UPDATED: Time Warner’s quarterly earnings beat Wall Street estimates on Wednesday, propelled by film hits, a water-cooler winner in the HBO drama “Big Little Lies,” and stronger interest in the NCAA Basketball games it aired.

Revenues climbed 6% to $7.74 billion, while adjusted earnings per share topped out at $1.66, up from $1.49 in the year-ago period. Adjusted operating income for the three month period ending in March rose 7% to $2.2 billion. Analysts had projected that the media company would post earnings of $1.44 a share on revenue of $7.66 billion.

The strong results emerged as Time Warner is awaiting government approval for its $85.4 billion sale to AT&T. The conglomerate owns Warner Bros., CNN, HBO, and the Turner cable networks. AT&T and Time Warner’s leadership have both stated that the expect the deal will close by the end of 2017.

In a statement, Time Warner CEO Jeff Bewkes said, “We remain excited about the potential for this combination to accelerate the pace of innovation in our businesses.”

Among the various Time Warner divisions, Turner showed signs of weakness the could cloud an otherwise robust quarter. It scored with NCAA basketball finals, enjoying the second most-watched college tournament in 23 years. Yet, ad sales fell 2% on overall ratings declines and a dip in subscribers. Revenues in the unit increased 6% to $3.1 billion even as operating income fell 6% to $1.2 billion.

Turner CEO John Martin told analysts on an earnings call Wednesday that he remained “pretty optimistic” about the overall health of the U.S. ad market. He acknowledged, however, that some companies are being conservative in their spending.

“Given some uncertainty in the economy, we think that advertisers are holding back a bit and taking more of a wait-and-see approach,” said Martin.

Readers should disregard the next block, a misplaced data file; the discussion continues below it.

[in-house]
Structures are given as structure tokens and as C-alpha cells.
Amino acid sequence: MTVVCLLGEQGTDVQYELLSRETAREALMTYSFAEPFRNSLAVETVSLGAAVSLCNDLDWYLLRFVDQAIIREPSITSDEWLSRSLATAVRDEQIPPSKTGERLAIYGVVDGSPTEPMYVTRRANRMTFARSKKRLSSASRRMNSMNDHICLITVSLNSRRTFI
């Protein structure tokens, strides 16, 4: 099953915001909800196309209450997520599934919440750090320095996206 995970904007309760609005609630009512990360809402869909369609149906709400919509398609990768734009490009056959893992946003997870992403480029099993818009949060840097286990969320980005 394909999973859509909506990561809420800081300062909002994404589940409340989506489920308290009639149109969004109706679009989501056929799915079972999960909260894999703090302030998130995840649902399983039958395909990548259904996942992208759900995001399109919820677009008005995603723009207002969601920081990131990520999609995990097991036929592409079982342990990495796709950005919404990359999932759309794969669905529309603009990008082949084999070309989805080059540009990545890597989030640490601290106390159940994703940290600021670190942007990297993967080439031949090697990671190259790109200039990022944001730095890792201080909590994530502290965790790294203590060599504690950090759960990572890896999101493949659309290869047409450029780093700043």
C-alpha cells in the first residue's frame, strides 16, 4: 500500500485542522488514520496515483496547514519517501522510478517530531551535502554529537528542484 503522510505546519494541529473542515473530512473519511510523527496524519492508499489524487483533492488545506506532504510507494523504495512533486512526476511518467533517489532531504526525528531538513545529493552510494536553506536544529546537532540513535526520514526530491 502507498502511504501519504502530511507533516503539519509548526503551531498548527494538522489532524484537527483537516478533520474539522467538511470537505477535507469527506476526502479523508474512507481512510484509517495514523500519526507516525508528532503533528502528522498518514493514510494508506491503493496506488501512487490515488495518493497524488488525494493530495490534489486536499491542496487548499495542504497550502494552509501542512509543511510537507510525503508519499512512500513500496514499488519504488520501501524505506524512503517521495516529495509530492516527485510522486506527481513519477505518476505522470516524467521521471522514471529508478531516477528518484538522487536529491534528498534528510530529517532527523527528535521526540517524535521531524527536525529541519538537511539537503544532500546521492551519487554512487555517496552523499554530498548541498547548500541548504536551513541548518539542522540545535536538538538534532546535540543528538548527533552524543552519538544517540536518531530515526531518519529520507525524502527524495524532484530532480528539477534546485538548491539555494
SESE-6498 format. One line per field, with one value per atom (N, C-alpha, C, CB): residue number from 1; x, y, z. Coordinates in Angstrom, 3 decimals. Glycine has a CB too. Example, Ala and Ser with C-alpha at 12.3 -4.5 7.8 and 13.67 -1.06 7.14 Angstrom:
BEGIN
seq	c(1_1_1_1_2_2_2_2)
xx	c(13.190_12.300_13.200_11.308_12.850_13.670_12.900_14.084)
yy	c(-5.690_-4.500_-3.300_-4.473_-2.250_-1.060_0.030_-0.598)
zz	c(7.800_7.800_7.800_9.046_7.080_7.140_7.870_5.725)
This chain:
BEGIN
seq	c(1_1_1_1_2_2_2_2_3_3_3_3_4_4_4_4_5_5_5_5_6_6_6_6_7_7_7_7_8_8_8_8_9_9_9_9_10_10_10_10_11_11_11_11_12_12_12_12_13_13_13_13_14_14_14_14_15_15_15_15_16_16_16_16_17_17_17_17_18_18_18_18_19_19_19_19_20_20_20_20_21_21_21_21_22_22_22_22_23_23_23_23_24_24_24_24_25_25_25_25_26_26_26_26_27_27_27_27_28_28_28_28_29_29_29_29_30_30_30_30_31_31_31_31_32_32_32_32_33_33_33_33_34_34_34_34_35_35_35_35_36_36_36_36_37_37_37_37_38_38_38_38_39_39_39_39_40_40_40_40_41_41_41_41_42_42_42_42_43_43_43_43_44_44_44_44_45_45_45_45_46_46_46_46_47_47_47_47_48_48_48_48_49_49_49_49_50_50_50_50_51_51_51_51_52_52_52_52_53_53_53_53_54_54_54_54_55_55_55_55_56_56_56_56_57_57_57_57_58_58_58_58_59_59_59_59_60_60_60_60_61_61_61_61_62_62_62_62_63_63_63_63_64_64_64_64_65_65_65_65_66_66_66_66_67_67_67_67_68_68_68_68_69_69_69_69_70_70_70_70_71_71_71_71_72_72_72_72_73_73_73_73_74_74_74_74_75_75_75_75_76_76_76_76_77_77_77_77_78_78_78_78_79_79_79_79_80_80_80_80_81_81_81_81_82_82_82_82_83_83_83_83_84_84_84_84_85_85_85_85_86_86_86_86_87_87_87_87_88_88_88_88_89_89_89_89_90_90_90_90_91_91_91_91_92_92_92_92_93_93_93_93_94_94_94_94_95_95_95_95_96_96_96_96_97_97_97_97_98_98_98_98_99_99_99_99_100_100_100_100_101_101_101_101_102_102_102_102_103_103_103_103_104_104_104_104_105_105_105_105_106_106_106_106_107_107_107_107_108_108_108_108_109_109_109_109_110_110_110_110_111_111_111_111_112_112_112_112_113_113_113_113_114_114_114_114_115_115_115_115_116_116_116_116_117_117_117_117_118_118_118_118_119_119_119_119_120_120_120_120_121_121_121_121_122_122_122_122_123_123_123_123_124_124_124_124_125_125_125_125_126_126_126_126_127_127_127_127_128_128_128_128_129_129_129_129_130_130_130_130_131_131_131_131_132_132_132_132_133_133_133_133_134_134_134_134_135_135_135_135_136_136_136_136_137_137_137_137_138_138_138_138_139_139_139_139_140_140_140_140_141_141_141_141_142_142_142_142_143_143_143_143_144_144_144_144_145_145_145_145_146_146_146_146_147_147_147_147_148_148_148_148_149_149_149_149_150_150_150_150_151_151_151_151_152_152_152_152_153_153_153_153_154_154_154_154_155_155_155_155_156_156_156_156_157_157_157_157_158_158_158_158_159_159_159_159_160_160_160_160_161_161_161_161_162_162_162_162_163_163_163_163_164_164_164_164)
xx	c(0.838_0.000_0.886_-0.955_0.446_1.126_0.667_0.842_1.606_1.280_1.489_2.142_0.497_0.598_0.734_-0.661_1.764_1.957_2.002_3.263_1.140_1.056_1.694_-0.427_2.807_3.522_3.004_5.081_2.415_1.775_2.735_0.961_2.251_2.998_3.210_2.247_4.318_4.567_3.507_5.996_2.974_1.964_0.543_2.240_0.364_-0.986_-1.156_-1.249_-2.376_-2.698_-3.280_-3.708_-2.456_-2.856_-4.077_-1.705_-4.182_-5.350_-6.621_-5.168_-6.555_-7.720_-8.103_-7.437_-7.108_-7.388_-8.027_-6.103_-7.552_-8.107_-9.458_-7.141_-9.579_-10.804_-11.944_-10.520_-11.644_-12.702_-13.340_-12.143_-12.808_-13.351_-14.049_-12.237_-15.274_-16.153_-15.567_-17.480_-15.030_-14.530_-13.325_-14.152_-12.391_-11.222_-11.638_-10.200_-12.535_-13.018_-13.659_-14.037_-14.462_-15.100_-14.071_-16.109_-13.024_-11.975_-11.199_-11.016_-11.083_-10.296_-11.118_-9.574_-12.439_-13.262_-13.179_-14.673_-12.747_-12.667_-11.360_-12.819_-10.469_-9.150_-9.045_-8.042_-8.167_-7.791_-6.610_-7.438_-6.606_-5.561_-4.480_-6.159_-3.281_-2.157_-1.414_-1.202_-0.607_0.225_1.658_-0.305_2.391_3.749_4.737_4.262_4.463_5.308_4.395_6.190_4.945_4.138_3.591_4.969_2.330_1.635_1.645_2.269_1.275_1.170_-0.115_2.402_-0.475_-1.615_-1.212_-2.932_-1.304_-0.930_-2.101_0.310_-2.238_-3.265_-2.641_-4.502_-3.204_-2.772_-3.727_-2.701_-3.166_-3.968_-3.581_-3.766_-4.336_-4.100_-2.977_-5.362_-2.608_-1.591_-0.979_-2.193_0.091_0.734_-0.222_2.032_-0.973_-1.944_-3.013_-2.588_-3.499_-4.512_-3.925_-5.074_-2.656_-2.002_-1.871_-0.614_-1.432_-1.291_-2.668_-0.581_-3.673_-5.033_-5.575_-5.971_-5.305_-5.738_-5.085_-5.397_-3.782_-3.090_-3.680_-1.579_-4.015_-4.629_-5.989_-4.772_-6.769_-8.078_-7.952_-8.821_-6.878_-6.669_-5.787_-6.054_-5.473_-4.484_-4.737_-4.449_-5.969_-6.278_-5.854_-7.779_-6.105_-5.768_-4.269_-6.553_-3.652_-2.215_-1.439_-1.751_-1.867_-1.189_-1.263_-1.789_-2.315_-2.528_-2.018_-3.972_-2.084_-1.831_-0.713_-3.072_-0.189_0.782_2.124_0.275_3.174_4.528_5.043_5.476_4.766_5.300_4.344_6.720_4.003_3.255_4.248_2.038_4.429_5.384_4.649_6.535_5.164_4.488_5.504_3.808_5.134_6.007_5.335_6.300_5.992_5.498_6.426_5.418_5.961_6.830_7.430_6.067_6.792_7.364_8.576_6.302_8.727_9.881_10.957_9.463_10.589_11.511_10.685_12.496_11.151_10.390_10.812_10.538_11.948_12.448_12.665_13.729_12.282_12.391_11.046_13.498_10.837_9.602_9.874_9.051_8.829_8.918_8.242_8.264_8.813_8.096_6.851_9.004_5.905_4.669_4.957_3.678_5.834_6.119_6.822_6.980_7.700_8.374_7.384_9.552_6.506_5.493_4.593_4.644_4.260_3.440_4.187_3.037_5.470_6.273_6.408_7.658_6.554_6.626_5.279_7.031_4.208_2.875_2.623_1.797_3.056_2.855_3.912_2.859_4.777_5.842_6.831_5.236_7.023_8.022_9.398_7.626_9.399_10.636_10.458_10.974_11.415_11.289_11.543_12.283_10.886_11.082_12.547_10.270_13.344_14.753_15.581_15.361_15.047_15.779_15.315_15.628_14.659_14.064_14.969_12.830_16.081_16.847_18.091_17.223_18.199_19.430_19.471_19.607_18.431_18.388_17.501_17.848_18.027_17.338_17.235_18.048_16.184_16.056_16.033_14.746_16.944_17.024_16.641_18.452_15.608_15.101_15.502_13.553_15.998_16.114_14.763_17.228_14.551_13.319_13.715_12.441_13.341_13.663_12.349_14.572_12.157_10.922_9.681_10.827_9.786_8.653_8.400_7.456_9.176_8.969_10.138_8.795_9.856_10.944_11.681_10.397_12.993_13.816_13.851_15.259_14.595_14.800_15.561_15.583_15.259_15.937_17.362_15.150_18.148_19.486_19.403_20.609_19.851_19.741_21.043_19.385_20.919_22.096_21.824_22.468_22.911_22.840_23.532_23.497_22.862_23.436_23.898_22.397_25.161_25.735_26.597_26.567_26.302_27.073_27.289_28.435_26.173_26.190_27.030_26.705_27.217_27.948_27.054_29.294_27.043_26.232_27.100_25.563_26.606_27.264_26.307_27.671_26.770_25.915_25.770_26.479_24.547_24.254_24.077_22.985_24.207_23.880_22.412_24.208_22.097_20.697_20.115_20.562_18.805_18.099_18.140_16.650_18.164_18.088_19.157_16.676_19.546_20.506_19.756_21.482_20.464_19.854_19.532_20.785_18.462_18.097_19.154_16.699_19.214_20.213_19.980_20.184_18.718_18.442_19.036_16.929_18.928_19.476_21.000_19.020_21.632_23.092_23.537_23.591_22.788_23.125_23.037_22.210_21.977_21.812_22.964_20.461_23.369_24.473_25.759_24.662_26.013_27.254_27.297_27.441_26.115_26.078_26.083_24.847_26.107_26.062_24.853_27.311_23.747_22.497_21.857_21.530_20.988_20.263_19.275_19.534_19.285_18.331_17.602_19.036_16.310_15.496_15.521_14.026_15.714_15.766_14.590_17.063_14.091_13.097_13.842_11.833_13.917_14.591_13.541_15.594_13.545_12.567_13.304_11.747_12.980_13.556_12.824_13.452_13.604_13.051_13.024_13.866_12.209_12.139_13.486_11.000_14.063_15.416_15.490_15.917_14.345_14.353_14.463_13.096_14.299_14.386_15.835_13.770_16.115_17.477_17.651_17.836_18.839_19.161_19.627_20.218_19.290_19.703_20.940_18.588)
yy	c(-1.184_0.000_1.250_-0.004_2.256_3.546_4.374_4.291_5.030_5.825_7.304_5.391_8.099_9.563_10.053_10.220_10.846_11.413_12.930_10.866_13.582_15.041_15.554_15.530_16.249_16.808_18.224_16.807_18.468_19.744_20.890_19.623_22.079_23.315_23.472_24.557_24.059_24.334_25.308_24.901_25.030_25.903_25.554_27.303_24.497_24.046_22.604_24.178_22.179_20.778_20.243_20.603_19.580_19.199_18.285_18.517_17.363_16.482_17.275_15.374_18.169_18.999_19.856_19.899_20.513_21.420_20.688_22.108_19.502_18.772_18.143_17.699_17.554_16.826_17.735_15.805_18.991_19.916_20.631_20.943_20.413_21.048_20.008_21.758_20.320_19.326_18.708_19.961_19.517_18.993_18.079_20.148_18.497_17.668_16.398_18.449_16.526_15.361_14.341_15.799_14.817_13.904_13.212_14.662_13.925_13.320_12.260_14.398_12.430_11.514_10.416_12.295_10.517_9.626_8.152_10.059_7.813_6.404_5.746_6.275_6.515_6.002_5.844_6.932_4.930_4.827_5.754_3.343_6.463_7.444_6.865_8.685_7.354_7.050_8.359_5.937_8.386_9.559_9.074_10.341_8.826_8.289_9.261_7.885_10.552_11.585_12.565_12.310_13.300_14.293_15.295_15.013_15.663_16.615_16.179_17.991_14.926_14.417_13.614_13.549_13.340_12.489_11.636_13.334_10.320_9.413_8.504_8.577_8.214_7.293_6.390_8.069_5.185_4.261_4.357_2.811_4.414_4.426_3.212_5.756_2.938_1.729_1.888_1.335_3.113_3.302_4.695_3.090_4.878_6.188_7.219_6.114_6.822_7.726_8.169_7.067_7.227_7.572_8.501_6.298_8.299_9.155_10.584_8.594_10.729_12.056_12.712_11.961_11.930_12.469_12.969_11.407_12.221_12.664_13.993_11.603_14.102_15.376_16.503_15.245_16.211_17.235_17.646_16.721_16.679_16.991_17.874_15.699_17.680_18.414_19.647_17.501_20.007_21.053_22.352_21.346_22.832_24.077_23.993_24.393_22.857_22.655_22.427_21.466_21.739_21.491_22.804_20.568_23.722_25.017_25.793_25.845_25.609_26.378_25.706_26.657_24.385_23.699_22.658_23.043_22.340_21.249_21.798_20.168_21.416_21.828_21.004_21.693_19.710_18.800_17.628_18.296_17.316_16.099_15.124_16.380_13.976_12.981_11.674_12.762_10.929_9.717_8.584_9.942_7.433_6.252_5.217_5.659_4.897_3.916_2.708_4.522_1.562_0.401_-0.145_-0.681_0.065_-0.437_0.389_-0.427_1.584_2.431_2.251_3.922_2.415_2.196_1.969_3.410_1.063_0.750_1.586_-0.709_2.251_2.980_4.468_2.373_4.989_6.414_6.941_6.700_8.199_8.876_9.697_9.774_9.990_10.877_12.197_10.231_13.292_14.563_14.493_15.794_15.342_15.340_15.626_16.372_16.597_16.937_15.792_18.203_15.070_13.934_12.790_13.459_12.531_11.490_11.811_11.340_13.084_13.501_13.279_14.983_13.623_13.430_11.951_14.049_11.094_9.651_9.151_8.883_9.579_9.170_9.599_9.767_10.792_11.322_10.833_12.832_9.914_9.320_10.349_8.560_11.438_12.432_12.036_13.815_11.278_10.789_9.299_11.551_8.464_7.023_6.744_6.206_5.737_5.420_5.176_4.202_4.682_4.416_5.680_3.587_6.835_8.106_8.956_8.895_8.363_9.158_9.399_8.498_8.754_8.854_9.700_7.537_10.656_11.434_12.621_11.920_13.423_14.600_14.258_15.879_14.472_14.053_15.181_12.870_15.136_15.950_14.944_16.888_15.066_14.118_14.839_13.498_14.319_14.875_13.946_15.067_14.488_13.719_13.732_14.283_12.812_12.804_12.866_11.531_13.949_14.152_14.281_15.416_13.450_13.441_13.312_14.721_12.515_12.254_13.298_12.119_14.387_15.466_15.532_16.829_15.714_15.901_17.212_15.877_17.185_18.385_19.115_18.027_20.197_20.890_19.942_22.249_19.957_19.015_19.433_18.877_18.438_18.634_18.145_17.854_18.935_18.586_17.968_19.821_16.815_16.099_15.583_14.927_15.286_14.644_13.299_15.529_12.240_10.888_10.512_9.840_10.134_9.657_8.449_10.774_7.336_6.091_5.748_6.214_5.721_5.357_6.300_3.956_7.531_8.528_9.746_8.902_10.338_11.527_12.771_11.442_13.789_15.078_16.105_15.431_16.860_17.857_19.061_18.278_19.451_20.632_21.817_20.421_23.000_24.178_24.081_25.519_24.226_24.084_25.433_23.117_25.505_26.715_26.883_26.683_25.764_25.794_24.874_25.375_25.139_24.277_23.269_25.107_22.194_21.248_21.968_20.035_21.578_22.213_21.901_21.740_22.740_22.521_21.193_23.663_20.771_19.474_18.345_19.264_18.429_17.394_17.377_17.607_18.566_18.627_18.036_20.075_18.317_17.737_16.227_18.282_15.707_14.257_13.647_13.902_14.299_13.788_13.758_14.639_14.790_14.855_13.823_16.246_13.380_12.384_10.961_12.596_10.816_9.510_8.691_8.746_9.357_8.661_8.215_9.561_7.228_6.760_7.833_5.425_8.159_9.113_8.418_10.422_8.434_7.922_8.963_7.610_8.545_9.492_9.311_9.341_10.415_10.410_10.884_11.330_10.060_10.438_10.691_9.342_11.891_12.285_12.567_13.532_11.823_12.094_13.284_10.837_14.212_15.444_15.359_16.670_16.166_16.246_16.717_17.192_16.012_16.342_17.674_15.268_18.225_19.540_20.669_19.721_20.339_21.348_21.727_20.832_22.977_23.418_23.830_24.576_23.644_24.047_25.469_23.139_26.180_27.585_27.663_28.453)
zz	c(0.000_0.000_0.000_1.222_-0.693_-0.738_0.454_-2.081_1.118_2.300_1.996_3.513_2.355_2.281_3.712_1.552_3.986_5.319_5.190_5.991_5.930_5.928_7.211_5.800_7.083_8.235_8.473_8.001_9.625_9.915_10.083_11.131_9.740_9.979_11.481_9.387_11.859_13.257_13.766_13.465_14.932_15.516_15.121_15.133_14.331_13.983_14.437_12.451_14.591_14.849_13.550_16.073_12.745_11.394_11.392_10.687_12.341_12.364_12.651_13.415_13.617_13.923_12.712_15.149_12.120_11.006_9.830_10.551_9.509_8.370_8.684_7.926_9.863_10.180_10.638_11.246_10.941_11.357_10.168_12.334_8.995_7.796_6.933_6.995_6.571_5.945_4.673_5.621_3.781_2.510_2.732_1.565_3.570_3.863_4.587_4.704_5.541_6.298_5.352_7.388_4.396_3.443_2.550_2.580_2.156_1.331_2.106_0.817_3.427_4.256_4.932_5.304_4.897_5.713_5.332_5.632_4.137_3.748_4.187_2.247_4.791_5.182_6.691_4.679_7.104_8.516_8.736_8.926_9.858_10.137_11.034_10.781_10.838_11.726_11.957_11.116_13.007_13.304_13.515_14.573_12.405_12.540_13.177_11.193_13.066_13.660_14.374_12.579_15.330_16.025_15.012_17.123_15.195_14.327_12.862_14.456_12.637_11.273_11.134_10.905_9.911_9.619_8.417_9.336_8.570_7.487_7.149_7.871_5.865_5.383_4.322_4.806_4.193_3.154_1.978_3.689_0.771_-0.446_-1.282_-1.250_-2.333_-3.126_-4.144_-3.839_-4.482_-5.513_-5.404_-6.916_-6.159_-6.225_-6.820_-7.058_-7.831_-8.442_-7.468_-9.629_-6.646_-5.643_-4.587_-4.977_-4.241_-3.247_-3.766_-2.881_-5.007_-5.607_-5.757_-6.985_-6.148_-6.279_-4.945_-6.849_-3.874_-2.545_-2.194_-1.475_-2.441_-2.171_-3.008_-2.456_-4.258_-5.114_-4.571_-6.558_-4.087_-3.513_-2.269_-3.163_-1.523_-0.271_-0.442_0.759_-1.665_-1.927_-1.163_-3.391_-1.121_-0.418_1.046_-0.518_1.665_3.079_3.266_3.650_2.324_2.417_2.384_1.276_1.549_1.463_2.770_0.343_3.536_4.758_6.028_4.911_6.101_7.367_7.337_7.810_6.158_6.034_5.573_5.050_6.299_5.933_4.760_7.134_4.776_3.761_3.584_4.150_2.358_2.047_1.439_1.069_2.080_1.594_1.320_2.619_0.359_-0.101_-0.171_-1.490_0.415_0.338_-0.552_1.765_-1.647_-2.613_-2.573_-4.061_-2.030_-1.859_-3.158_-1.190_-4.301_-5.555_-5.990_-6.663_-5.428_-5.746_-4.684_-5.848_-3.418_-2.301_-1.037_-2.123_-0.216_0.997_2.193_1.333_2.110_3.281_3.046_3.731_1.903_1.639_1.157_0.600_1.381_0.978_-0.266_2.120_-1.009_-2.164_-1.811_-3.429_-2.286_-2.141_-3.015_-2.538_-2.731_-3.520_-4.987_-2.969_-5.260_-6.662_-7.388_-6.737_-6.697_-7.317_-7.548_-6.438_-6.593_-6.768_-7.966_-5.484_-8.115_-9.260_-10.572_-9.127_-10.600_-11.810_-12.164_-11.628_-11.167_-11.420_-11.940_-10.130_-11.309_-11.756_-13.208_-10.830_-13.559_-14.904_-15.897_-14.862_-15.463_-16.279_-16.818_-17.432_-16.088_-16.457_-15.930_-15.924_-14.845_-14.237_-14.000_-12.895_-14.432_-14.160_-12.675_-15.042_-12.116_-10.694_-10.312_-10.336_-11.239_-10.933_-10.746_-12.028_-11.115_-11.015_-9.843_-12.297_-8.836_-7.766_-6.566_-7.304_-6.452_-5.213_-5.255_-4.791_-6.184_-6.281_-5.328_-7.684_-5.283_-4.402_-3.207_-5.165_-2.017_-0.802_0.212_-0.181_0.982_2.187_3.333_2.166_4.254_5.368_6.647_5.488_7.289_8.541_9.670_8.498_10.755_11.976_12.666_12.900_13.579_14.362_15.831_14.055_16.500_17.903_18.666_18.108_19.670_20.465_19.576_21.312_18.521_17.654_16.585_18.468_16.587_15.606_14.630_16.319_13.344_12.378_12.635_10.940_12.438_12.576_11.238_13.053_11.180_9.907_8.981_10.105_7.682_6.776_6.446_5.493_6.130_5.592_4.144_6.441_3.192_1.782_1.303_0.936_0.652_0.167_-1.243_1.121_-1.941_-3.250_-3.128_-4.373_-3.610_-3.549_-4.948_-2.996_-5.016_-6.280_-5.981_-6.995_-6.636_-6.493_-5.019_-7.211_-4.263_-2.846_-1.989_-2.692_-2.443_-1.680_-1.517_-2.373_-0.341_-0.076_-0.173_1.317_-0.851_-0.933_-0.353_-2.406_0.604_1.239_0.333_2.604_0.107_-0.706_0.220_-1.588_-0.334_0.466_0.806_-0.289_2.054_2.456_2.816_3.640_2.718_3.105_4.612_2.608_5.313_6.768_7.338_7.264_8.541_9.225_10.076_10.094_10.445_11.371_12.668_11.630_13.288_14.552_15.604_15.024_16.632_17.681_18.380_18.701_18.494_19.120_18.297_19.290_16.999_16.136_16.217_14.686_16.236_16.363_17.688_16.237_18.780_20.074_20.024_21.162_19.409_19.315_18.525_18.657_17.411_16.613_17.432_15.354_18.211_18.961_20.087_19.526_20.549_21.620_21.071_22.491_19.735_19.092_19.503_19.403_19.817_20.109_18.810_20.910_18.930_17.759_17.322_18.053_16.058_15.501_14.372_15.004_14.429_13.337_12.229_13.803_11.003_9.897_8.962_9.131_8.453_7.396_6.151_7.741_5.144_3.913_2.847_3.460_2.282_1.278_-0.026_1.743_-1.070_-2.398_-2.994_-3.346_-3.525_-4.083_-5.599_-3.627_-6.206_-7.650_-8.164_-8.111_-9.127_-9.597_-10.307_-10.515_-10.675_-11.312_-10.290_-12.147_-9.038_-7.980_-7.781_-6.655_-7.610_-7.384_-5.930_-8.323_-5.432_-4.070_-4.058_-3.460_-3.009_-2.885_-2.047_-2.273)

“Big Little Lies,” a buzzy limited series with Reese Witherspoon and Nicole Kidman, was a big factor in HBO’s strong performance. The show averaged 8 million viewers and generated a rabid social media following. Revenues at the premium cable channel increased 4% to $1.6 billion due to a rise in subscriptions and lower programming costs, while operating income in the division jumped 22% to $583 million.

HBO, which is trying to build up a standalone streaming plan, said it was cutting back on the number of films it will license to Amazon Prime and other digital providers.

“I don’t think you’re going to see us extend or expand our relationship with our library programming on Amazon,” said HBO head Richard Plepler.

Warner Bros. benefited from some big screen success, as both “Kong: Skull Island” and “The Lego Batman Movie” connected with audiences. Revenues at the film, video game, and television division increased 8% to $3.4 billion, while adjusted operating income jumped 20% to $510 million.

Warner Bros. has been one of the leading proponents of a plan that would offer films on demand in the homes while they are still in theaters. The films would rent for between $30 to $50 and exhibitors would get a percentage of the profits. No deal has been set, but Warner Bros. CEO Kevin Tsujihara told analysts that talks were progressing.

“By giving consumers more flexibility and more options when the awareness of the film is the highest… we will actually create overall a bigger pie versus a smaller pie,” said Tsujihara.

Shares of Time Warner were up 0.23% in morning trading at $99.56.